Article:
Traditional service vs. contemporary. Youth group and 65+. The church can segregate itself unintentionally, but with division, the Body suffers.
My arena was youth but the rich heritage of the older generation was often on my mind. Then the Lord gave me an idea to have the youth host a luncheon after church for the senior citizens.
I announced it after Sunday school one morning to our group of about 30 high schoolers. “Who’s in?” I asked. Two hands went up. Later, I cornered a couple of the alphas and they consented to persuade the others.
The day before the luncheon, I had cold feet. It had been tough wrangling commitment from our youth. The retirees had all signed up in droves, well in advance. What if this turned out to be a one-sided disaster?
Praying, I sensed an almost tangible pleasure from the Lord. He said not to worry. He was delighted that His people were coming together this way. “Just like a parent feels when his children are all home together, having fun, this is how I feel,” I sensed Him saying. He gave me a scripture to declare over our time: “Where the Spirit of the Lord is there is liberty.”
The next day, I prepared soup and sandwiches in the church kitchen, butterflies in my stomach. Nearly twice as many youth were there than had RSVP’d – practically the entire group. A buzz was in the air.
Amazingly, the food stretched. The numbers were optimal to ensure every youth was seated next to a senior. I opened with a small speech, declaring “where the Spirit of the Lord is there is liberty.” We prayed. Everyone lined up to eat.
There was a sweet grace over that time. The atmosphere was relaxed, friendly, joyful. Everyone sat in youth-senior order around the tables. Questionnaires were there for the youth to interview the person next to him. There was easy conversation and a great deal of laughing.
Answers to the questionnaires were shared with the whole group, and I can’t remember a time when we laughed so hard at church. Gray heads weren’t too horrified by the term “atomic wedgie” after one elderly builder shared about a fellow senior citizen having his pants ripped on the roof of one of their construction projects, and the gent (who was present) just happened to be wearing his “Valentine love-machine” undies that someone had given him as a gag gift.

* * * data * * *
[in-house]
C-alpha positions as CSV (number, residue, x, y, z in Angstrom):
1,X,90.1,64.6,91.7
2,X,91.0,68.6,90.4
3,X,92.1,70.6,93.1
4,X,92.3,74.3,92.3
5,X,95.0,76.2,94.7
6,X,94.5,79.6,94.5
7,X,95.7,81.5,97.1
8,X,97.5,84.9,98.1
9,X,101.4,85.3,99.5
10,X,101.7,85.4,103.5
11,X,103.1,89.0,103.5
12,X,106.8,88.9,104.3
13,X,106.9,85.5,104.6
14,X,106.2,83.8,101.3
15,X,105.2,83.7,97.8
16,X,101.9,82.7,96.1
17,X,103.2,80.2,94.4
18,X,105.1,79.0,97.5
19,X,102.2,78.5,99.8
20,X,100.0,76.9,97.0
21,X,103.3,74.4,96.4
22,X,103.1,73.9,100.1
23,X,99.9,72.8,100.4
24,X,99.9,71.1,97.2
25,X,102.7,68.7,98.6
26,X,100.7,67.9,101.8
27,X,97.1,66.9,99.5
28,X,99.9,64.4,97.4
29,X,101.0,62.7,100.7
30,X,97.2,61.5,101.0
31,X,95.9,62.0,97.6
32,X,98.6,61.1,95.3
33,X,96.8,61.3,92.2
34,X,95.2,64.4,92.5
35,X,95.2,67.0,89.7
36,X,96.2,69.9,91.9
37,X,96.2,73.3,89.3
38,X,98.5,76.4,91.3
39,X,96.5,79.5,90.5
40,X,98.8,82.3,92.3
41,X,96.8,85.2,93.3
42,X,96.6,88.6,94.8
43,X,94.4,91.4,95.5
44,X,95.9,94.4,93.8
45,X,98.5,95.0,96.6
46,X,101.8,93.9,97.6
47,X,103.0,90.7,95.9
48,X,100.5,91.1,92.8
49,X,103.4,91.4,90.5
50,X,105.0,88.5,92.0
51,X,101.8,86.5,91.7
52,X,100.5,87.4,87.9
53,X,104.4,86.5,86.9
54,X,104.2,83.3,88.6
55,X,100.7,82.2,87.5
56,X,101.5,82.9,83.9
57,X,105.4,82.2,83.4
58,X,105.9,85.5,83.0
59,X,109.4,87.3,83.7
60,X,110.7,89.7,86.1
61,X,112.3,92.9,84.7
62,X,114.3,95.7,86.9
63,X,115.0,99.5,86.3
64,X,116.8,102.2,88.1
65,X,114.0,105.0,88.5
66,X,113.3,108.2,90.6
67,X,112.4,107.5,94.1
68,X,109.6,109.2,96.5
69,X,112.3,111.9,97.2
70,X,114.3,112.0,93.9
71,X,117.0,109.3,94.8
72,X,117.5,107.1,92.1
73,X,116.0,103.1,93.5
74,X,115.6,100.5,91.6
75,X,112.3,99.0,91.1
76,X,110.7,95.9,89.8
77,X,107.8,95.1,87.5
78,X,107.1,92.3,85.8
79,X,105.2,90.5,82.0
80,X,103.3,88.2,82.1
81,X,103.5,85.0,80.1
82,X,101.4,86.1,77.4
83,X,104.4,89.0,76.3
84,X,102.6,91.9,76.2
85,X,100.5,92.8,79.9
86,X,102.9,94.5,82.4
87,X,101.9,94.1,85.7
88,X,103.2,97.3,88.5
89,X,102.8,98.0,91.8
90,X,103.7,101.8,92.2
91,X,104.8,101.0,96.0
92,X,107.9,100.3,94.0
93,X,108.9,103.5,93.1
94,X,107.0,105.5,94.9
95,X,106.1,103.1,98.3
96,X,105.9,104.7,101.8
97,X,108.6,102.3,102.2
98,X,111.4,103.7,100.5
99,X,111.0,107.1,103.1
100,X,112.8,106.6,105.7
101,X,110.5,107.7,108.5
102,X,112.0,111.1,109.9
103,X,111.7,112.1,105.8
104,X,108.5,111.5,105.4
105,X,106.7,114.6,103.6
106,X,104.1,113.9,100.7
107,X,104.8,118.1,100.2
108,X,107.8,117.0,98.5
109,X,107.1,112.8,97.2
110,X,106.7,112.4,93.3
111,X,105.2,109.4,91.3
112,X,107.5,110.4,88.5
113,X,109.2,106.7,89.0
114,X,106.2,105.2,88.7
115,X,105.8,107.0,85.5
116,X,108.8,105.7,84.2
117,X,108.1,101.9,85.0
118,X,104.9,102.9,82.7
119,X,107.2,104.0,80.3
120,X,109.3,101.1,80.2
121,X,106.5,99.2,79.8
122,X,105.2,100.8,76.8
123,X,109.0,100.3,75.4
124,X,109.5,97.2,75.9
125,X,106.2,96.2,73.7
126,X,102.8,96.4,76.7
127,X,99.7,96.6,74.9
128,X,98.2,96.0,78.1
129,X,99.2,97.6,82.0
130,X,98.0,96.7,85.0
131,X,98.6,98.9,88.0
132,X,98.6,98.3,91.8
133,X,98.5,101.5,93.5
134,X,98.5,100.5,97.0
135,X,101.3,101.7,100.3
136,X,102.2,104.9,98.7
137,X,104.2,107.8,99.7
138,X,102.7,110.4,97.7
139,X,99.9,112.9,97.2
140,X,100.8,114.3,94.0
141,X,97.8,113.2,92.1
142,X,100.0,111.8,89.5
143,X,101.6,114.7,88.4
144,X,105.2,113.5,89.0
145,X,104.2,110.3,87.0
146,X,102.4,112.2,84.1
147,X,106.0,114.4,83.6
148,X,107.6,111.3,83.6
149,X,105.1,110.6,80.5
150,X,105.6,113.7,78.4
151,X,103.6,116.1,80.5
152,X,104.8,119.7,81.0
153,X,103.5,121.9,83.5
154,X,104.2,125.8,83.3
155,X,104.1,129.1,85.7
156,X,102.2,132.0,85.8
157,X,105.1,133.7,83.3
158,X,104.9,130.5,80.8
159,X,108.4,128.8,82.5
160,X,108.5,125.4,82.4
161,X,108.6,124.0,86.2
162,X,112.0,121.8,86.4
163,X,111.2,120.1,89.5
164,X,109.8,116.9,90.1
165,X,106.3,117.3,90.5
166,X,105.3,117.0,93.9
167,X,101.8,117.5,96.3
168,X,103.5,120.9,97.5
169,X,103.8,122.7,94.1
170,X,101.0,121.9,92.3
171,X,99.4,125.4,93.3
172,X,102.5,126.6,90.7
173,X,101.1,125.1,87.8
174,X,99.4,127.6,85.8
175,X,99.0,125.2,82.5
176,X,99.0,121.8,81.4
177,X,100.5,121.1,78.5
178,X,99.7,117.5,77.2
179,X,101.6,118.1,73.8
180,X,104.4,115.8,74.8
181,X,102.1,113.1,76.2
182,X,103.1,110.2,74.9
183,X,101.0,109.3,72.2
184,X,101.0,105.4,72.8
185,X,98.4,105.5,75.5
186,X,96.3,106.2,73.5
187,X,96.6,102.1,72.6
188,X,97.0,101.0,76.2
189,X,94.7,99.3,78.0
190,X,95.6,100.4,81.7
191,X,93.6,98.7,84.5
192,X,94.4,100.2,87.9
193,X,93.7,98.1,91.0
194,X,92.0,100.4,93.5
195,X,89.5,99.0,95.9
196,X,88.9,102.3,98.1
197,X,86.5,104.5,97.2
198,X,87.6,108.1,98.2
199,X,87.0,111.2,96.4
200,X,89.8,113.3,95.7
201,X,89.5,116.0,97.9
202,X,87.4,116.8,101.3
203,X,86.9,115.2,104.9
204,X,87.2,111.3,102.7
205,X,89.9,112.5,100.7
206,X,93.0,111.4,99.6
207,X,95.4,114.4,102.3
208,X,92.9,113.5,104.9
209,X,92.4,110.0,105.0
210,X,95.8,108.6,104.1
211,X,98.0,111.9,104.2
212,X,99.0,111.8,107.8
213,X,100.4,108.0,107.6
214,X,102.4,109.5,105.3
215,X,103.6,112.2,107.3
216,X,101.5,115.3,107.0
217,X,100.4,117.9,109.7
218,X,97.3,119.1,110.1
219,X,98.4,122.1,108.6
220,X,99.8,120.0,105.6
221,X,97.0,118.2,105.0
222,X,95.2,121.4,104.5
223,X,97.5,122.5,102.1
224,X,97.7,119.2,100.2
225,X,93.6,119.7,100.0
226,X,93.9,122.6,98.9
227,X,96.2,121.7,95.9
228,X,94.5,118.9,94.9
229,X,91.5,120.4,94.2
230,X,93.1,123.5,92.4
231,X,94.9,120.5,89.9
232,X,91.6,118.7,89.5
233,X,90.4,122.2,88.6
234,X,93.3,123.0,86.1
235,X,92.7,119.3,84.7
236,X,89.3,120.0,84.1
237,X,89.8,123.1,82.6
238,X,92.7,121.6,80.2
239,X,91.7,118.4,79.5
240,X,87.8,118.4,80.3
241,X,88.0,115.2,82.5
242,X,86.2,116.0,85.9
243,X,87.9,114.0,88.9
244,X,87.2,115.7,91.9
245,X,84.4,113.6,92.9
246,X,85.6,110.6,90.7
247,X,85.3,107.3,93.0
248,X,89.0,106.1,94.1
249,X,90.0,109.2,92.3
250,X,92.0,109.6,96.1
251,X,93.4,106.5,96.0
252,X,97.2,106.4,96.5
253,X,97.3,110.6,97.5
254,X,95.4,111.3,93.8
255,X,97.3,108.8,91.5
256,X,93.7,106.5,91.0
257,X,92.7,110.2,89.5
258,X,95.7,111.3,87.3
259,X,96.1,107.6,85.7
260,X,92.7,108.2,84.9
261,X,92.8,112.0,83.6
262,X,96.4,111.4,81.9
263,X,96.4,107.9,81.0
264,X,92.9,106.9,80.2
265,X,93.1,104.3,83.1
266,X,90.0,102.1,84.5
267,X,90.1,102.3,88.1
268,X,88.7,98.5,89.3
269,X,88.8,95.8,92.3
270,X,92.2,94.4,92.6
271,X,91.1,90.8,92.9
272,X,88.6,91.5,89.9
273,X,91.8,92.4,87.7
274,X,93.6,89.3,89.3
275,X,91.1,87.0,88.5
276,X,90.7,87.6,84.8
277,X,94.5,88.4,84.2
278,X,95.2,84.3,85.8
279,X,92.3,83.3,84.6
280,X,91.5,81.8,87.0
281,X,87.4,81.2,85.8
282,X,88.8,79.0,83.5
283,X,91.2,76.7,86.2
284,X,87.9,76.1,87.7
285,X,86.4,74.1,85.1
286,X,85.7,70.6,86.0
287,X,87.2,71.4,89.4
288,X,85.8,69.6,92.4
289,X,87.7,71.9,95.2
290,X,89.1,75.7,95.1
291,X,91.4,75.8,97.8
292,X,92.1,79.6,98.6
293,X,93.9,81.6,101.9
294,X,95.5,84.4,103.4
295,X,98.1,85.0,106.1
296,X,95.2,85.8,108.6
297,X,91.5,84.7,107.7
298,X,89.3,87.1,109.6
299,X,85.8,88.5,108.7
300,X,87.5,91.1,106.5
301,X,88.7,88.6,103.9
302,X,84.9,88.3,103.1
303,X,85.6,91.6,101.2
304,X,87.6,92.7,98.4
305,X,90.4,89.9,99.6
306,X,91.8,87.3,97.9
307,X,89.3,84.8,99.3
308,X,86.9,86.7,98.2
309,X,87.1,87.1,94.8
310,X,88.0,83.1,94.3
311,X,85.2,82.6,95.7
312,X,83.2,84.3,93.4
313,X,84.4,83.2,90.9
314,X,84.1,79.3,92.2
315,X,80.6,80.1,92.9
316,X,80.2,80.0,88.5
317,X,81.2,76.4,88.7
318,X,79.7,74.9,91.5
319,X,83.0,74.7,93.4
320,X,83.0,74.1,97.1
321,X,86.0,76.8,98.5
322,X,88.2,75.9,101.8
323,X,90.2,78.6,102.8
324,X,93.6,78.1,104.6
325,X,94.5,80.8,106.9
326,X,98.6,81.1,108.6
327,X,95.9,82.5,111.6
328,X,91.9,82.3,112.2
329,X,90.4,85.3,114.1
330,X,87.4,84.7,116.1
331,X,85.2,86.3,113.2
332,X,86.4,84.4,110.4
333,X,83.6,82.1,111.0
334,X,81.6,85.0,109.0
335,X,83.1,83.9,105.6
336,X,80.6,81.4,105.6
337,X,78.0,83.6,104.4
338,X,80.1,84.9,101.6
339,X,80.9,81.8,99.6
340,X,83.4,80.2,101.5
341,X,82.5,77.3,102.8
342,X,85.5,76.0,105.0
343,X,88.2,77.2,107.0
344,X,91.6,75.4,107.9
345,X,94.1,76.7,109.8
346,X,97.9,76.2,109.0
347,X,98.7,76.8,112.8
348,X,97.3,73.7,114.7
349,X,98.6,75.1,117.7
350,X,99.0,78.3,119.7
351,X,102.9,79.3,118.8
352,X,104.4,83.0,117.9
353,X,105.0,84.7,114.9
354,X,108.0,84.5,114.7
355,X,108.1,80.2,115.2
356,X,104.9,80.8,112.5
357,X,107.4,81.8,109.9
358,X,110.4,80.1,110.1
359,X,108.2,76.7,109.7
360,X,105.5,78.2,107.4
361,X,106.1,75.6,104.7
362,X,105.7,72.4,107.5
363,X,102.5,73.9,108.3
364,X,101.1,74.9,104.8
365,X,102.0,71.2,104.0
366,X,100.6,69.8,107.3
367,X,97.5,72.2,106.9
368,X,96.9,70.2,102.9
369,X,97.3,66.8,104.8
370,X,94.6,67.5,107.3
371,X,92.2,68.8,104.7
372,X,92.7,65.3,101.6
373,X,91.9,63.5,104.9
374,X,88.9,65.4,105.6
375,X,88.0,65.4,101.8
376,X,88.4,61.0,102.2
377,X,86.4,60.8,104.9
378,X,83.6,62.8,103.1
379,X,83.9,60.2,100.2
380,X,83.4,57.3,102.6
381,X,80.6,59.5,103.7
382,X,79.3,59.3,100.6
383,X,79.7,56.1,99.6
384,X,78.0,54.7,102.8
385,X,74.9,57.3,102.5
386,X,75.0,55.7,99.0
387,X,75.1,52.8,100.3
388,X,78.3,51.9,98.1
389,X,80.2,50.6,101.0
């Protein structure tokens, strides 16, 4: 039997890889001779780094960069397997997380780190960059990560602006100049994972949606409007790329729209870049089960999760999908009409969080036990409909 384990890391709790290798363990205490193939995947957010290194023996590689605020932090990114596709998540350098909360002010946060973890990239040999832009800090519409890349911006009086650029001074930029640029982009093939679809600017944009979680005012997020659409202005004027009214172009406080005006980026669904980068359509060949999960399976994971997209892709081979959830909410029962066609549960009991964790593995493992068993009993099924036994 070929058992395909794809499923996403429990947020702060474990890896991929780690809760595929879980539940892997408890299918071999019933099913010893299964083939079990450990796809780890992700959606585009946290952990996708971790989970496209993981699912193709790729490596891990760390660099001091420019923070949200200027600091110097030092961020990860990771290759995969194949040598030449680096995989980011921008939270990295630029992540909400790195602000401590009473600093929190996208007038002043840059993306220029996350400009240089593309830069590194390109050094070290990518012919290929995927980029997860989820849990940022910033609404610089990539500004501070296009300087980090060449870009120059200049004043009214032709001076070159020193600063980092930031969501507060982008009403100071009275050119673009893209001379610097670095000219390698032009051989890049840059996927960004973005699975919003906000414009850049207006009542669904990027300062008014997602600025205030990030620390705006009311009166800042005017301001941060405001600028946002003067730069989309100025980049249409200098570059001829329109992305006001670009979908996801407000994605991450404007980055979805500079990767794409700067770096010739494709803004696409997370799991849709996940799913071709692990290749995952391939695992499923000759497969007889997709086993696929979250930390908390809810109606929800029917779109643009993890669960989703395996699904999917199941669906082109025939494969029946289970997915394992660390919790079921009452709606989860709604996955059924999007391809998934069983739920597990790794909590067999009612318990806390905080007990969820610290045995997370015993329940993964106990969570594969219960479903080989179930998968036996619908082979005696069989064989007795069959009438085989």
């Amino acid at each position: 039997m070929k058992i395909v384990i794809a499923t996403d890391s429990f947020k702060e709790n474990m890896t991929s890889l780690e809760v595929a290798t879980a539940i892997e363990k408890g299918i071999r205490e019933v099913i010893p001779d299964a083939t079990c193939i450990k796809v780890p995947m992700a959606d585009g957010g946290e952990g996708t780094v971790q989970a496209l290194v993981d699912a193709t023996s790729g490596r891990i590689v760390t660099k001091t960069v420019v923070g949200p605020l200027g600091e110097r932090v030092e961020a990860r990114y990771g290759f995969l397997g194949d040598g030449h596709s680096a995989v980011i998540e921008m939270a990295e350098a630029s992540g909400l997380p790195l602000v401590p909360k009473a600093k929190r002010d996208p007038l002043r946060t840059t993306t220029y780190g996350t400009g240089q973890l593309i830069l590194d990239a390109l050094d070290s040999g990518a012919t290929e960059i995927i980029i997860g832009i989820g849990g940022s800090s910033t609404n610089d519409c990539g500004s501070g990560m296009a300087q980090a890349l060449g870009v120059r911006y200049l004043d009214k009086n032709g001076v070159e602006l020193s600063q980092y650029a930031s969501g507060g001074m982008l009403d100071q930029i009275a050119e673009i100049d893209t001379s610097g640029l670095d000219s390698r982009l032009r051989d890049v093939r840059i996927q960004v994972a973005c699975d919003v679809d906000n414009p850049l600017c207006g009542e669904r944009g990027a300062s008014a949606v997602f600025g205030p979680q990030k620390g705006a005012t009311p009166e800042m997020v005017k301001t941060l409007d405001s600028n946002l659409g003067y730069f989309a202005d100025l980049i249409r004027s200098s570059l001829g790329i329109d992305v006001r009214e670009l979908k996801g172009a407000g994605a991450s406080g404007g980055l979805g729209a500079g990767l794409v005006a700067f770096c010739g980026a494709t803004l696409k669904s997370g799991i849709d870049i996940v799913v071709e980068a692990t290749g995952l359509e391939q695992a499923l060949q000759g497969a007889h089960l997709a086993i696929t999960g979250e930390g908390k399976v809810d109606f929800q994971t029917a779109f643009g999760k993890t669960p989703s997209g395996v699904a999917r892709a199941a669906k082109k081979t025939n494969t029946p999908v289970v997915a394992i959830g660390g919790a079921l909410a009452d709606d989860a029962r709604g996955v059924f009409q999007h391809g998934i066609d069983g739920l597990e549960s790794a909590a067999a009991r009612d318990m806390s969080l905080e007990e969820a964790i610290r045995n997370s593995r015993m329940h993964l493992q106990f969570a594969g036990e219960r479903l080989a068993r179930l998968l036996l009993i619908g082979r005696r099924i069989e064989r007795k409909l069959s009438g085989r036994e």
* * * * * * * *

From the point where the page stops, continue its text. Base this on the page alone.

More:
The questions that spurred this time were:
1. What was the make and model of your first vehicle?
2. When did you first come to know Jesus?
3. How would you describe relations between the older generation and the youth in the church when you were a teenager?
4. Did your parents ever disapprove of the music you listened to as a youth? Way you dressed?
5. What were the challenges you remember as a teen?
6. What difference has Jesus Christ made in your life? What is the most important thing you want others to know about Him?
7. When you think of Heaven, what comes to mind? What do you most look forward to about Heaven?
8. Describe an embarrassing moment, funny story, or a time you got in trouble as a youth. (this is optional, but prizes will be awarded for the best stories)
That was a wonderful afternoon, and while I wouldn’t say that the youth and the seniors were perfectly mingled after that, there was a new understanding among them, and inroads had been paved for relationships. One girl admitted to me that she hadn’t felt like coming, but her parents had urged her. “I had such a good time, I can’t wait to do this again,” she exclaimed.